WASHINGTON -- Unafraid of the impending closing of the subway, Capitals fans partied in the streets Thursday night and into Friday morning to celebrate the franchise's first Stanley Cup and the city's first title in the major four professional sports since 1992.
After the Capitals beat the Vegas Golden Knights 4-3 on the road in Game 5, celebrations erupted inside their home arena at the viewing party and around Chinatown. Confetti covered fans who filled Capital One Arena, and chants of "We Want The Cup!" became "We Got The Cup!"
Outside, fans watching on video boards chanted "Ovi! Ovi!" as captain Alex Ovechkin was presented the Conn Smythe Trophy as playoff MVP with 15 goals. The crowd cheered wildly when Ovechkin lifted the Cup to complete his 13th season and the franchise's 43rd .
The Capitals had only made the Cup Final once before and the semifinals twice. One fan held up a sign reading, "Now I Can Die In Peace" - which was made famous in hockey when the New York Rangers won in 1994.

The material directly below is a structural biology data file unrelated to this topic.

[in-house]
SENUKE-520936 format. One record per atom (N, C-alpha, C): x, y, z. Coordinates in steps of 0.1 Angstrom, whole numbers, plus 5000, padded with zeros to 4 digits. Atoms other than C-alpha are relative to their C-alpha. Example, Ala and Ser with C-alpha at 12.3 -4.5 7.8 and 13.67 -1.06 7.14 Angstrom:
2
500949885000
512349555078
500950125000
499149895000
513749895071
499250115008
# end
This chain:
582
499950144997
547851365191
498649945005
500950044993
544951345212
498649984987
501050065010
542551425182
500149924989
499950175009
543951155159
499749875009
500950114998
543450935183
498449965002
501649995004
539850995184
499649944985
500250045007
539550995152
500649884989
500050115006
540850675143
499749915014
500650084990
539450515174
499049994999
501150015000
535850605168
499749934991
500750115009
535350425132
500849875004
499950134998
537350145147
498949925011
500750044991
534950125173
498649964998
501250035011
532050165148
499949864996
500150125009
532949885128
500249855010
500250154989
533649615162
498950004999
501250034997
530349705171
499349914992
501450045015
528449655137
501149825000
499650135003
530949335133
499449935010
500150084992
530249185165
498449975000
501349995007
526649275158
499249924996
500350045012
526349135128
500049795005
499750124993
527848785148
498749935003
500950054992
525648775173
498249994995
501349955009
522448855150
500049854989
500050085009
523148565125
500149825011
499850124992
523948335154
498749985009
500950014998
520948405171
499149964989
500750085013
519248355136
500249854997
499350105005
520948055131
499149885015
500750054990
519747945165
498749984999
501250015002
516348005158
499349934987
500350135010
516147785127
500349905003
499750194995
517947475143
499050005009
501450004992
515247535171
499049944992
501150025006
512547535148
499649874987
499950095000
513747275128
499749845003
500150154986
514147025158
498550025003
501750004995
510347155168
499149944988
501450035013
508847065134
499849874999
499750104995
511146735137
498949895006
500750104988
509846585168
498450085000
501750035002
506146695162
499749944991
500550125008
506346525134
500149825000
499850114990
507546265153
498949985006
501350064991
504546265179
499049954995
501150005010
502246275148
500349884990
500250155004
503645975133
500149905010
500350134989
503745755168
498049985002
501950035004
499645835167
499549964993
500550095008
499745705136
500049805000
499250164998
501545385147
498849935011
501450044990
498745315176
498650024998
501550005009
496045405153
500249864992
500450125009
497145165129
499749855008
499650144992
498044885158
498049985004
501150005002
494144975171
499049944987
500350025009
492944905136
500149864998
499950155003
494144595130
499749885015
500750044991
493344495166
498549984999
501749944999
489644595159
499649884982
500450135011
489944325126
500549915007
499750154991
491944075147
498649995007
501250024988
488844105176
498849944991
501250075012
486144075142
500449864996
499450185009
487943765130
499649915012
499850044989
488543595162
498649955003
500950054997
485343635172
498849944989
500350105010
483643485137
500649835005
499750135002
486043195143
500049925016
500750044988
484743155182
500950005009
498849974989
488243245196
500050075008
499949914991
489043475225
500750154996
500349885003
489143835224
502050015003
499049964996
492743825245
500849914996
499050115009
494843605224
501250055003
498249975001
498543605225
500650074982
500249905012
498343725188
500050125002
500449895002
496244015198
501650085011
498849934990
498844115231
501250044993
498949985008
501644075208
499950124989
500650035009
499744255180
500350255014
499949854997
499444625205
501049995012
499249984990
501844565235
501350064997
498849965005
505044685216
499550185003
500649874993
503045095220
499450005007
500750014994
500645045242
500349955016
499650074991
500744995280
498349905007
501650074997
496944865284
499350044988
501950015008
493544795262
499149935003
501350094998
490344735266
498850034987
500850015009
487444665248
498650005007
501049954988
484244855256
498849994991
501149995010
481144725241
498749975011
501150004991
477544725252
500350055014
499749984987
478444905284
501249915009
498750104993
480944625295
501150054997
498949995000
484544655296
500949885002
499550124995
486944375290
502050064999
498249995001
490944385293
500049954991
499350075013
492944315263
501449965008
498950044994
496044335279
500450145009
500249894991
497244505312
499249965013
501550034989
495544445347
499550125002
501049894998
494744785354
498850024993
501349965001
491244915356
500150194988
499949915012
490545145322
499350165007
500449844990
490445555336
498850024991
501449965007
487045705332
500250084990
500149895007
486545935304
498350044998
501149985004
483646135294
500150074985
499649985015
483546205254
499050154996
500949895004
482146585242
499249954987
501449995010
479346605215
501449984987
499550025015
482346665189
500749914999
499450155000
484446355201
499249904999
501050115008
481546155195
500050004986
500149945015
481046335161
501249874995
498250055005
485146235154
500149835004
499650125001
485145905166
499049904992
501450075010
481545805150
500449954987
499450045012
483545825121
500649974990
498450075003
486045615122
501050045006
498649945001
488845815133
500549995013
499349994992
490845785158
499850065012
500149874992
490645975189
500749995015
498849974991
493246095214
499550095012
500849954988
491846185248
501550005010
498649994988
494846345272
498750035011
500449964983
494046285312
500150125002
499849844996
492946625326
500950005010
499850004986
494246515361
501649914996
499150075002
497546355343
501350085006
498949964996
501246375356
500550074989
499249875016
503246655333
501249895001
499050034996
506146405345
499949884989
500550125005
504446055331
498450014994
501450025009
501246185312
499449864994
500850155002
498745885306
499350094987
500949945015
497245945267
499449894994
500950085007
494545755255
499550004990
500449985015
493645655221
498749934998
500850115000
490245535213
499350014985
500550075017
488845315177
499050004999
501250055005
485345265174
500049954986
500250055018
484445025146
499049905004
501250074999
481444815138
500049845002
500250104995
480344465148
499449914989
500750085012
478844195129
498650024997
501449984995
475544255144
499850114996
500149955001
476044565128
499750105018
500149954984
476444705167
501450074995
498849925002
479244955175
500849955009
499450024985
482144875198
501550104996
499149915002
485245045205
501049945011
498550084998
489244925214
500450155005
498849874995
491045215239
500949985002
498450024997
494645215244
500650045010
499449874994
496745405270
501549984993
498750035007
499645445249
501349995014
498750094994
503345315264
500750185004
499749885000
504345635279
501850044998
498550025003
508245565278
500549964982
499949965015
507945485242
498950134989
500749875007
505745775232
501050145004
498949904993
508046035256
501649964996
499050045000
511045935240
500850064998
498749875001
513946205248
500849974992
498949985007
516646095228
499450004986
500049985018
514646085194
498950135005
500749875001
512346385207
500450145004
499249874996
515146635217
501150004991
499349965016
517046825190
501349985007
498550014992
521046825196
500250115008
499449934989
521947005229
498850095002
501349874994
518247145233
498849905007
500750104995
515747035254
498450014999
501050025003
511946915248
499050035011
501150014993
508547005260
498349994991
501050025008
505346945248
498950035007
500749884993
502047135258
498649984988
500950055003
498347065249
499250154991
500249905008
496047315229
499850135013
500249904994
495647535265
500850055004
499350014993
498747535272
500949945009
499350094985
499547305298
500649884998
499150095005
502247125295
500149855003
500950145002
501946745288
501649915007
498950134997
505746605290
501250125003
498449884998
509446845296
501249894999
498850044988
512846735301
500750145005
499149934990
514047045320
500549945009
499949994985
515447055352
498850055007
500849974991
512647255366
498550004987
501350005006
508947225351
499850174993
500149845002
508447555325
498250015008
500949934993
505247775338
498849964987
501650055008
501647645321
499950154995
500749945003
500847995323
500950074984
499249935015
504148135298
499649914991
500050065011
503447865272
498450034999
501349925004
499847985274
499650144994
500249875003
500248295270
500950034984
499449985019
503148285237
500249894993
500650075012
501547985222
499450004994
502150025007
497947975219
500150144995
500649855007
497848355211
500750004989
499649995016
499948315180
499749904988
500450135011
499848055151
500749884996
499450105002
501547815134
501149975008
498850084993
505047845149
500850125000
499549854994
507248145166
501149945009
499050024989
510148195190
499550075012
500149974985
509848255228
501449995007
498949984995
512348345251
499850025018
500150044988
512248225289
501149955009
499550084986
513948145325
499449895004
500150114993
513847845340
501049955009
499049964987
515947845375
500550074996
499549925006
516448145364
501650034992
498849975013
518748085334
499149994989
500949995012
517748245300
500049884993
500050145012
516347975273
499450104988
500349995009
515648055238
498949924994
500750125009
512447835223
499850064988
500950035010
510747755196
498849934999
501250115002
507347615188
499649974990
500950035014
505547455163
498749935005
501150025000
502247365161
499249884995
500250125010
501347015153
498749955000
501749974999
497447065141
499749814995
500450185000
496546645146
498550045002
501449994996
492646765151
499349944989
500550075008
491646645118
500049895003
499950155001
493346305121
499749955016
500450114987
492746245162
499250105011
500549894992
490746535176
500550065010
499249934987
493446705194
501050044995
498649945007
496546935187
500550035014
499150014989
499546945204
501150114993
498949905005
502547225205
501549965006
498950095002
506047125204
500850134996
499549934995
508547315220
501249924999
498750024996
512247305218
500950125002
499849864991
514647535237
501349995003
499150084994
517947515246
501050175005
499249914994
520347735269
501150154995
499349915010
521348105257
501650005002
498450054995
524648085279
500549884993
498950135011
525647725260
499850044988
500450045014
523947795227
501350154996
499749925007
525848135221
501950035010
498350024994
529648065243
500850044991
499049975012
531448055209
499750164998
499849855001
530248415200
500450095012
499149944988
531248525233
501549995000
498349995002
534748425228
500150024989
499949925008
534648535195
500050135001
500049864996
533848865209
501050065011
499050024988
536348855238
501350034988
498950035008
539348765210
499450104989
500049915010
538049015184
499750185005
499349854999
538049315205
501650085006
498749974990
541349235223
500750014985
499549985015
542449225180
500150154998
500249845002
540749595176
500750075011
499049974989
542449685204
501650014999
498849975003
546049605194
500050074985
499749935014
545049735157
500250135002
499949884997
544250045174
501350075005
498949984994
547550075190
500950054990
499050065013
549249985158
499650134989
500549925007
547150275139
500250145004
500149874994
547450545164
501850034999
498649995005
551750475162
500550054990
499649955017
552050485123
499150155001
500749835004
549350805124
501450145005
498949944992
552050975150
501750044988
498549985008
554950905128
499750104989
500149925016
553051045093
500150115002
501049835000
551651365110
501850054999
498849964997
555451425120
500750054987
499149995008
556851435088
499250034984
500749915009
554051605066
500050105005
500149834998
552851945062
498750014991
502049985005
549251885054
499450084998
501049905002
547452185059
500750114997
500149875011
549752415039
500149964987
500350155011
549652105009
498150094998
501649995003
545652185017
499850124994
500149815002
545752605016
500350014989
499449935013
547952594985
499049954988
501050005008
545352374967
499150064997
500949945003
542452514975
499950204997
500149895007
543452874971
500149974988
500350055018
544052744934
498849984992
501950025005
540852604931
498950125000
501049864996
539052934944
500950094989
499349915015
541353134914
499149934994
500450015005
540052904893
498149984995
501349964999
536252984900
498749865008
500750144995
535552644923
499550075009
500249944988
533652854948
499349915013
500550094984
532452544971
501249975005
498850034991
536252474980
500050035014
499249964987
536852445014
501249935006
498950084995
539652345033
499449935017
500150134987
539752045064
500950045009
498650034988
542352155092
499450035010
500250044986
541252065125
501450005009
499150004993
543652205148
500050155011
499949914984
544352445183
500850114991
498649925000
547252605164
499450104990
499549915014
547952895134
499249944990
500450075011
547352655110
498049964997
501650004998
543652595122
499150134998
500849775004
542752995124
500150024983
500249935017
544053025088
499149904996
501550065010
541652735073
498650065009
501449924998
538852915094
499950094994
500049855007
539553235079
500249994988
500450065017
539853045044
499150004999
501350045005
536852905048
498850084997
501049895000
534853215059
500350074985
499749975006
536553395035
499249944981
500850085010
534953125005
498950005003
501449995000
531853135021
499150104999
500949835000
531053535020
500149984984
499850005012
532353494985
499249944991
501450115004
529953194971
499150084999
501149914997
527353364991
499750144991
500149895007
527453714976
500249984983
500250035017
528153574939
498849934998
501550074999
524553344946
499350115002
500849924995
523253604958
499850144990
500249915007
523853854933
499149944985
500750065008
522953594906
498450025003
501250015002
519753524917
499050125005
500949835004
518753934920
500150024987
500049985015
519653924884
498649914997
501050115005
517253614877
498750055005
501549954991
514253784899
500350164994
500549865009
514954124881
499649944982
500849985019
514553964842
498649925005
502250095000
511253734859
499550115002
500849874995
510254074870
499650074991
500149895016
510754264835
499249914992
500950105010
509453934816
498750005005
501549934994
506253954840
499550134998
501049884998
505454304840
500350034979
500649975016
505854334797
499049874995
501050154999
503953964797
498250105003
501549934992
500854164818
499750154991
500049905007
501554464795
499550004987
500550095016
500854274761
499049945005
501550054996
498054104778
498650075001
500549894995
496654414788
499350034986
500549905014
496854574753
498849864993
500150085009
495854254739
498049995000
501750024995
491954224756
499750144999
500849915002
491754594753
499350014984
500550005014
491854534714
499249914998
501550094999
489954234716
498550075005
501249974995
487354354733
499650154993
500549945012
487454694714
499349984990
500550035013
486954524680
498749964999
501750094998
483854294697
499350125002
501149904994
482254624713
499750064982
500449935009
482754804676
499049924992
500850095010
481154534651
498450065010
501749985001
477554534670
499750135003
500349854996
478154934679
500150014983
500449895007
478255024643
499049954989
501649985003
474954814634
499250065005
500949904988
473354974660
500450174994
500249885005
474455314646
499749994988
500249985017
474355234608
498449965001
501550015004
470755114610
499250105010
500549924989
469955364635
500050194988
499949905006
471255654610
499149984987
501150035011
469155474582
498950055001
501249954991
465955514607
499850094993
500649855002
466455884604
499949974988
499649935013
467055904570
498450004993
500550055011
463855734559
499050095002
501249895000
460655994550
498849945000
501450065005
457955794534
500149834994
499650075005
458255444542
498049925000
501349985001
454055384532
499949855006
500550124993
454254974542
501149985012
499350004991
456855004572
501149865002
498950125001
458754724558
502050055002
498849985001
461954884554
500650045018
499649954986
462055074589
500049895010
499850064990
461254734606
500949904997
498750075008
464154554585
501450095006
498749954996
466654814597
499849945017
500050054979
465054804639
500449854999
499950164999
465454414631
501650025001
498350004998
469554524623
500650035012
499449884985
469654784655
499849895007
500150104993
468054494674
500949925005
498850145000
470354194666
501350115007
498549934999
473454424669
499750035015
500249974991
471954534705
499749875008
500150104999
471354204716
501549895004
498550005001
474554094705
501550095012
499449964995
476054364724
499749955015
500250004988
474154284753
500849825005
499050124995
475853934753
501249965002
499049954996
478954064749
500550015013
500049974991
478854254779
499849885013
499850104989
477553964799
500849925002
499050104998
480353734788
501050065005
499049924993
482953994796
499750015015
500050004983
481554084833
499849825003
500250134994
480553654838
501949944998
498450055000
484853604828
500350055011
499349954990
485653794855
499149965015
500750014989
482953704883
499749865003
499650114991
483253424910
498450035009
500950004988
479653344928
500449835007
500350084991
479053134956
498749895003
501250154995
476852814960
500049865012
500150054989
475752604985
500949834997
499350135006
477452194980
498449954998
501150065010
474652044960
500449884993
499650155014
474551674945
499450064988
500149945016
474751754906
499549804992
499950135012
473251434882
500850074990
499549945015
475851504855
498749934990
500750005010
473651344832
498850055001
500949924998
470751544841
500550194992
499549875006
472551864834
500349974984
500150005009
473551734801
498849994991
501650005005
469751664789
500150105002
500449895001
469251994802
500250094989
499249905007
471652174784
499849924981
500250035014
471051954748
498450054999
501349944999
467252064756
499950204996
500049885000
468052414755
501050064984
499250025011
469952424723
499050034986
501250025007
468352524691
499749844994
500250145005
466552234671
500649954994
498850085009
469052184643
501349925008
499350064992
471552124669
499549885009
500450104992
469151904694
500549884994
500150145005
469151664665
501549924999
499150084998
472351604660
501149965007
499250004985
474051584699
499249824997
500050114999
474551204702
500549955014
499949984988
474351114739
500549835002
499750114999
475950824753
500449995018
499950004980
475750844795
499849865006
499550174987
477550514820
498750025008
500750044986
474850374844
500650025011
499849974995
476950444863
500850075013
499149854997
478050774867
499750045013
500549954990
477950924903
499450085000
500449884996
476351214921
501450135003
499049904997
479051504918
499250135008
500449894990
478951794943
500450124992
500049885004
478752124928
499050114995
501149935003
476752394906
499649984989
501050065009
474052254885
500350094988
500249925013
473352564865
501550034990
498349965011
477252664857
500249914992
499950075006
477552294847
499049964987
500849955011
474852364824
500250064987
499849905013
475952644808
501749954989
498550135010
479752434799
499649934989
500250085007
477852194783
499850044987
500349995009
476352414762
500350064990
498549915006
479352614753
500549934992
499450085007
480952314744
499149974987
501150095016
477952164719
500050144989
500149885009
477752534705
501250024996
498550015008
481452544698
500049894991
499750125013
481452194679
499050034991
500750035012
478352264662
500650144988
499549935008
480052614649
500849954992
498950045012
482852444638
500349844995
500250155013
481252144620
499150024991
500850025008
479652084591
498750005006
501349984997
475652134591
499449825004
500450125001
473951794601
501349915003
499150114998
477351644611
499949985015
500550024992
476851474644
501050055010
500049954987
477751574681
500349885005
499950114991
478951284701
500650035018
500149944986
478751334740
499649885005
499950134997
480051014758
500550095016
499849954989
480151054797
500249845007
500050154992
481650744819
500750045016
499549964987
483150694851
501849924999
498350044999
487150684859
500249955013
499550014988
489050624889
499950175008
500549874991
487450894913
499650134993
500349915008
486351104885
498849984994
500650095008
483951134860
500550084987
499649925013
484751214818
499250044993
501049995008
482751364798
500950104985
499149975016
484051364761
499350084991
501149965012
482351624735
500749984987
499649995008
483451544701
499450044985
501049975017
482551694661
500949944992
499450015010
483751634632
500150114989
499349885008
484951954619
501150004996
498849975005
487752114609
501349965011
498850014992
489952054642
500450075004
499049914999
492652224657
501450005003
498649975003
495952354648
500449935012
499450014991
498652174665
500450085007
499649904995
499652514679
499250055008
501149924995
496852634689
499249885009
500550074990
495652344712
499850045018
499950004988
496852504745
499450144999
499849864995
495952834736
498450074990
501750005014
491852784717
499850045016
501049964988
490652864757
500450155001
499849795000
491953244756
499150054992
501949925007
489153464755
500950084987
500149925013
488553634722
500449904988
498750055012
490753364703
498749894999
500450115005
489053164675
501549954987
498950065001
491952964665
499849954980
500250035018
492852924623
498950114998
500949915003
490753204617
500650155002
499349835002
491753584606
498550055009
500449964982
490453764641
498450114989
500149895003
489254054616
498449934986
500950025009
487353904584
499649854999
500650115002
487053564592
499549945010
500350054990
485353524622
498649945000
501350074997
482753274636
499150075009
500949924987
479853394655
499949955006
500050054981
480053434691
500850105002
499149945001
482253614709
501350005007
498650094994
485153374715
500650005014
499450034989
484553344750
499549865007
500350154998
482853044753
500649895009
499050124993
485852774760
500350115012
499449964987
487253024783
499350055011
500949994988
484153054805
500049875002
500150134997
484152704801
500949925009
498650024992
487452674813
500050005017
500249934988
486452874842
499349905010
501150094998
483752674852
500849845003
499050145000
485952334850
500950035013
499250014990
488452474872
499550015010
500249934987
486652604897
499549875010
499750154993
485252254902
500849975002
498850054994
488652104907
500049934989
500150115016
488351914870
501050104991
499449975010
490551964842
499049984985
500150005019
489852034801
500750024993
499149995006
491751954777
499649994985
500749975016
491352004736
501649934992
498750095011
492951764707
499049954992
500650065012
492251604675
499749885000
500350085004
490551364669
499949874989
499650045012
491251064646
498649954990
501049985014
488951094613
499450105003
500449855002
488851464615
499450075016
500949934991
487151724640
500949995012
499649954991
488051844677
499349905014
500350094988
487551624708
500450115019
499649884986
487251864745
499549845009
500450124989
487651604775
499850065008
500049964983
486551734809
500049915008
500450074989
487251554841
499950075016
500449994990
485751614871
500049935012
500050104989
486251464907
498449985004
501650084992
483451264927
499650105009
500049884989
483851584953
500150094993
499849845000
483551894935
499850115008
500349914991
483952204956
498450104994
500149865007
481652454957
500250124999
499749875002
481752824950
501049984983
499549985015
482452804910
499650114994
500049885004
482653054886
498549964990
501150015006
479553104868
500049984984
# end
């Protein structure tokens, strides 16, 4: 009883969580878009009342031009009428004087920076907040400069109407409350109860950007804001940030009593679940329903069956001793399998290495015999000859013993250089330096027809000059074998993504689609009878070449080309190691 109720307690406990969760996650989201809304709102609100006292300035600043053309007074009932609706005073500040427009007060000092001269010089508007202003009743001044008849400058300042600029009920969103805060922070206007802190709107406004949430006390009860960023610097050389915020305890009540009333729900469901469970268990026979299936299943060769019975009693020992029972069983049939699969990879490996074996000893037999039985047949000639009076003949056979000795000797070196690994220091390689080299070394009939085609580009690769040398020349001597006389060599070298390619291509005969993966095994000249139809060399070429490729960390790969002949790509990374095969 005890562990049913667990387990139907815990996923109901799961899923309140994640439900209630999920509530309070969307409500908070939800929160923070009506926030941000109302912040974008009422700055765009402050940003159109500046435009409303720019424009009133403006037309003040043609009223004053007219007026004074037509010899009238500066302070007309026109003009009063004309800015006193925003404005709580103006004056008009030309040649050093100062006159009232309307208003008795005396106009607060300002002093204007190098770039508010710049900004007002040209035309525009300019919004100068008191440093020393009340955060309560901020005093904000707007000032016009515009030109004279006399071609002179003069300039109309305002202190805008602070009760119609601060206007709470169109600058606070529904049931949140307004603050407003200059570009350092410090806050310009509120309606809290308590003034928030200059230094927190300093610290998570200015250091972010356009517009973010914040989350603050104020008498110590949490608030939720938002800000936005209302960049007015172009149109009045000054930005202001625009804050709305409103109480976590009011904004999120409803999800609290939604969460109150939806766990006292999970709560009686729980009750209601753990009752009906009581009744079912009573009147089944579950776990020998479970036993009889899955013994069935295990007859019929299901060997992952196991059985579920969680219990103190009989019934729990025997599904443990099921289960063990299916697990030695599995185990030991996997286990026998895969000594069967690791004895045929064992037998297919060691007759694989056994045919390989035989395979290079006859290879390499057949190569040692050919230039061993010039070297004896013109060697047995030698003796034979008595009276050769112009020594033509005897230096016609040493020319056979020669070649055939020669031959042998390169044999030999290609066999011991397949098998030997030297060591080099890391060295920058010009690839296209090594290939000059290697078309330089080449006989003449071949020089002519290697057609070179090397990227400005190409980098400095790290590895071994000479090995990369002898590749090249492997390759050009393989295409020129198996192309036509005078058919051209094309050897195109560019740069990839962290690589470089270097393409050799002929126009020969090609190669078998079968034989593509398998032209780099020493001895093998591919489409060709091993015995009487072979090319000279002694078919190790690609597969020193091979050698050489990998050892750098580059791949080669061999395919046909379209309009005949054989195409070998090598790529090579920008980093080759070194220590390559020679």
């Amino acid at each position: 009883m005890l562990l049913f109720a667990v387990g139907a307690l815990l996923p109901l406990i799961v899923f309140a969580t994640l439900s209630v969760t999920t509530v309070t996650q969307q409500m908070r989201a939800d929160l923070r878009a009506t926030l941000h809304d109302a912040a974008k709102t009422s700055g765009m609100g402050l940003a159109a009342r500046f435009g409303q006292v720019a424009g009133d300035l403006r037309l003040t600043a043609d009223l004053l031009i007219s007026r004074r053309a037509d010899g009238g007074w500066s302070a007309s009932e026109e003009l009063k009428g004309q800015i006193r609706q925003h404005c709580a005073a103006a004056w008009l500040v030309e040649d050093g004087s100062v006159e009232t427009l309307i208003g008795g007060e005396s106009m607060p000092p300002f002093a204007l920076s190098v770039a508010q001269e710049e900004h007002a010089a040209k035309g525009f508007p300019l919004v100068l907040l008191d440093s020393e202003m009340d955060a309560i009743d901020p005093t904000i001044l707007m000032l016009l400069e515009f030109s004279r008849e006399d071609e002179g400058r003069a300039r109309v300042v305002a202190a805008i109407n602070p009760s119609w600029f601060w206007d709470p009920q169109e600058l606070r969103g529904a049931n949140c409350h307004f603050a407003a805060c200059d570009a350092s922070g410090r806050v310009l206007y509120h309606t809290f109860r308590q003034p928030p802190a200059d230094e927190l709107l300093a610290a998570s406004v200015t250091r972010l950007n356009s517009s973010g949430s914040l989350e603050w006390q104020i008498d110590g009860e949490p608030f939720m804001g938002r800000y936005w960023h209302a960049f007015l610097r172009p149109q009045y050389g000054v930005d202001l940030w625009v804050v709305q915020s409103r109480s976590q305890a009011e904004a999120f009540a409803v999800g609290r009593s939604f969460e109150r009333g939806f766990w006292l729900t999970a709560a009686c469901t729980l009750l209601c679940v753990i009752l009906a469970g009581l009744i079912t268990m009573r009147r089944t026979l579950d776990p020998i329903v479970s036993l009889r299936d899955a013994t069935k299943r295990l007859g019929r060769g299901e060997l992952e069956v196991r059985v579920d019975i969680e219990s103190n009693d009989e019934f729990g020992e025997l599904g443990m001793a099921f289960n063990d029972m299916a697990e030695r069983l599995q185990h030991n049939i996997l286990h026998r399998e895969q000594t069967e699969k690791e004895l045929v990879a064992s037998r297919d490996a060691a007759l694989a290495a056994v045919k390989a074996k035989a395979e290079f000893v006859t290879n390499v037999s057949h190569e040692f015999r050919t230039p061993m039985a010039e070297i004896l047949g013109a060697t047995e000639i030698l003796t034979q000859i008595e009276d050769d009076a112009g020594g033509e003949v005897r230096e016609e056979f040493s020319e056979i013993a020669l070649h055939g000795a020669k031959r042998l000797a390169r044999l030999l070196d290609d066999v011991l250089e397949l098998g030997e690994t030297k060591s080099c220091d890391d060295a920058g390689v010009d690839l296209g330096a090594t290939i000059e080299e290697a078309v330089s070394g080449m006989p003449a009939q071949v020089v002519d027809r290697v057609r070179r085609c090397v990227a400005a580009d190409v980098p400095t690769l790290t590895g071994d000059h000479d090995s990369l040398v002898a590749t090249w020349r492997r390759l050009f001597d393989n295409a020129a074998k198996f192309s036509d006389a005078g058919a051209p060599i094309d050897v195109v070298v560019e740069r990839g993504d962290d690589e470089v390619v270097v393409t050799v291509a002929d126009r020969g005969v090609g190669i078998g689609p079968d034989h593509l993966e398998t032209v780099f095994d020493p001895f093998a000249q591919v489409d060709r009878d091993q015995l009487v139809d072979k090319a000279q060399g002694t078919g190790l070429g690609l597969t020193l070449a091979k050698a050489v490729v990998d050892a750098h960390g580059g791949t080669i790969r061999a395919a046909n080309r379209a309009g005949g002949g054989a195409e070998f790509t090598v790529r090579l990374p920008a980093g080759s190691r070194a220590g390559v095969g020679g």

This was new for at least a generation of D.C. sports fans. The championship is the first by a Washington professional sports team in the NFL, NBA, NHL or Major League Baseball since the Redskins won the Super Bowl on Jan. 26, 1992, and came 40 years to the day the Bullets won basketball's title.
As police officers blocked F Street and announcements were made about the last Metro train, many fans ignored those pleas and kept partying on the steps of the National Portrait Gallery and in bars surrounding the rink. A couple of fans climbed light poles and one even scaled the nearby dragon tower.
"It's just a relief, man," longtime Capitals fan Arash Tafakor said amid the celebration. "We haven't had a championship in a long time. This puts the monkey off our back - all of D.C. sports."
And, reports CBS Washington affiliate WUSA-TV, those whose partying put their attendance at work Friday in jeopardy were covered by D.C. Deputy Mayor for Public Safety and Justice Kevin Donahue, who tweeted a "sick note" inviting Caps fans to insert their names to let their employer know they were busy Rocking the Red "past a reasonable hour":
WUSA said, "Caps fans celebrated in and around D.C., turning the streets into a sea of red."